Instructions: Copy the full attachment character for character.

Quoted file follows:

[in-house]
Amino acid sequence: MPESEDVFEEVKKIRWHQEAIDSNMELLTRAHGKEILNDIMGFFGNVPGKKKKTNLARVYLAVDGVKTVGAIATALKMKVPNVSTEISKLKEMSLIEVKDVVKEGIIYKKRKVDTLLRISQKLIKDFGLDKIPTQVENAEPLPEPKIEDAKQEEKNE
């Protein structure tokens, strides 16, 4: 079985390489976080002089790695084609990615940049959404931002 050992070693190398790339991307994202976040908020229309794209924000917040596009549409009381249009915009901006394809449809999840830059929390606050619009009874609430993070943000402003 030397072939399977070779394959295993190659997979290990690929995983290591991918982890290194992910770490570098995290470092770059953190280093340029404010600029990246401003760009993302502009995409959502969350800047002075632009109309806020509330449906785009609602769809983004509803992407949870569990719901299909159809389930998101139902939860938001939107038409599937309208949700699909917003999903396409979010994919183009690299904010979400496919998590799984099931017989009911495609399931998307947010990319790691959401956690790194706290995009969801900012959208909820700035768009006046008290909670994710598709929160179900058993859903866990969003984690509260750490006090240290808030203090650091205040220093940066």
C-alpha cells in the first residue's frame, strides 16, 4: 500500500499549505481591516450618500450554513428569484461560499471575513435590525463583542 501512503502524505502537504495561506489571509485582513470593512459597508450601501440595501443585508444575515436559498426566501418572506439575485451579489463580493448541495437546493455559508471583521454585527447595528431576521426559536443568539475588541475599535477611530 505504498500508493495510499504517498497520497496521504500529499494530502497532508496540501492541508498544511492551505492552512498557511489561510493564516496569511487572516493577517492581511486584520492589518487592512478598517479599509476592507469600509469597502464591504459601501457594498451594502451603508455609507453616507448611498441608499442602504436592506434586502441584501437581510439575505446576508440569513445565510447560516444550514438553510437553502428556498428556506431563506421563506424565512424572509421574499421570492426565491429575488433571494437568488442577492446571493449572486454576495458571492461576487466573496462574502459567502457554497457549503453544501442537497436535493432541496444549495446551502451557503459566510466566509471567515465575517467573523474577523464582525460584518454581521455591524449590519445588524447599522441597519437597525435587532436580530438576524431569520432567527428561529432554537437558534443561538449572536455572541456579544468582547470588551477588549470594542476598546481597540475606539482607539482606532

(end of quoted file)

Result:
[in-house]
Amino acid sequence: MPESEDVFEEVKKIRWHQEAIDSNMELLTRAHGKEILNDIMGFFGNVPGKKKKTNLARVYLAVDGVKTVGAIATALKMKVPNVSTEISKLKEMSLIEVKDVVKEGIIYKKRKVDTLLRISQKLIKDFGLDKIPTQVENAEPLPEPKIEDAKQEEKNE
């Protein structure tokens, strides 16, 4: 079985390489976080002089790695084609990615940049959404931002 050992070693190398790339991307994202976040908020229309794209924000917040596009549409009381249009915009901006394809449809999840830059929390606050619009009874609430993070943000402003 030397072939399977070779394959295993190659997979290990690929995983290591991918982890290194992910770490570098995290470092770059953190280093340029404010600029990246401003760009993302502009995409959502969350800047002075632009109309806020509330449906785009609602769809983004509803992407949870569990719901299909159809389930998101139902939860938001939107038409599937309208949700699909917003999903396409979010994919183009690299904010979400496919998590799984099931017989009911495609399931998307947010990319790691959401956690790194706290995009969801900012959208909820700035768009006046008290909670994710598709929160179900058993859903866990969003984690509260750490006090240290808030203090650091205040220093940066």
C-alpha cells in the first residue's frame, strides 16, 4: 500500500499549505481591516450618500450554513428569484461560499471575513435590525463583542 501512503502524505502537504495561506489571509485582513470593512459597508450601501440595501443585508444575515436559498426566501418572506439575485451579489463580493448541495437546493455559508471583521454585527447595528431576521426559536443568539475588541475599535477611530 505504498500508493495510499504517498497520497496521504500529499494530502497532508496540501492541508498544511492551505492552512498557511489561510493564516496569511487572516493577517492581511486584520492589518487592512478598517479599509476592507469600509469597502464591504459601501457594498451594502451603508455609507453616507448611498441608499442602504436592506434586502441584501437581510439575505446576508440569513445565510447560516444550514438553510437553502428556498428556506431563506421563506424565512424572509421574499421570492426565491429575488433571494437568488442577492446571493449572486454576495458571492461576487466573496462574502459567502457554497457549503453544501442537497436535493432541496444549495446551502451557503459566510466566509471567515465575517467573523474577523464582525460584518454581521455591524449590519445588524447599522441597519437597525435587532436580530438576524431569520432567527428561529432554537437558534443561538449572536455572541456579544468582547470588551477588549470594542476598546481597540475606539482607539482606532